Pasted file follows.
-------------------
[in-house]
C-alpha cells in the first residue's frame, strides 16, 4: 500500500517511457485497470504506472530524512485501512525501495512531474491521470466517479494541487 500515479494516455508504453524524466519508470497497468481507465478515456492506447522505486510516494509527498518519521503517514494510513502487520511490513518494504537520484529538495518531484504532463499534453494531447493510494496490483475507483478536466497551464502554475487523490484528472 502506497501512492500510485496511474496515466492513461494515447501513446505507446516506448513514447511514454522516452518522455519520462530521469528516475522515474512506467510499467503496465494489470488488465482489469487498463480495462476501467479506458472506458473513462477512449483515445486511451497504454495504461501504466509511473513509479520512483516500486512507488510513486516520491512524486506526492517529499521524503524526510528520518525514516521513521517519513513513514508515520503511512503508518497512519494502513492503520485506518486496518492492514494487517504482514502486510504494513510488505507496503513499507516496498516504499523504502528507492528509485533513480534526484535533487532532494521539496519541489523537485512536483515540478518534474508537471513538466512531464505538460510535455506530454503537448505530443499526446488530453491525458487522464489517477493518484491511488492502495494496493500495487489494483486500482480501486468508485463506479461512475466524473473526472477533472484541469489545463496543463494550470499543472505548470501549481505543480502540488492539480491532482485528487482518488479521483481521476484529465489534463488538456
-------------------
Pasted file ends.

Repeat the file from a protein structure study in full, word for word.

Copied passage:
[in-house]
C-alpha cells in the first residue's frame, strides 16, 4: 500500500517511457485497470504506472530524512485501512525501495512531474491521470466517479494541487 500515479494516455508504453524524466519508470497497468481507465478515456492506447522505486510516494509527498518519521503517514494510513502487520511490513518494504537520484529538495518531484504532463499534453494531447493510494496490483475507483478536466497551464502554475487523490484528472 502506497501512492500510485496511474496515466492513461494515447501513446505507446516506448513514447511514454522516452518522455519520462530521469528516475522515474512506467510499467503496465494489470488488465482489469487498463480495462476501467479506458472506458473513462477512449483515445486511451497504454495504461501504466509511473513509479520512483516500486512507488510513486516520491512524486506526492517529499521524503524526510528520518525514516521513521517519513513513514508515520503511512503508518497512519494502513492503520485506518486496518492492514494487517504482514502486510504494513510488505507496503513499507516496498516504499523504502528507492528509485533513480534526484535533487532532494521539496519541489523537485512536483515540478518534474508537471513538466512531464505538460510535455506530454503537448505530443499526446488530453491525458487522464489517477493518484491511488492502495494496493500495487489494483486500482480501486468508485463506479461512475466524473473526472477533472484541469489545463496543463494550470499543472505548470501549481505543480502540488492539480491532482485528487482518488479521483481521476484529465489534463488538456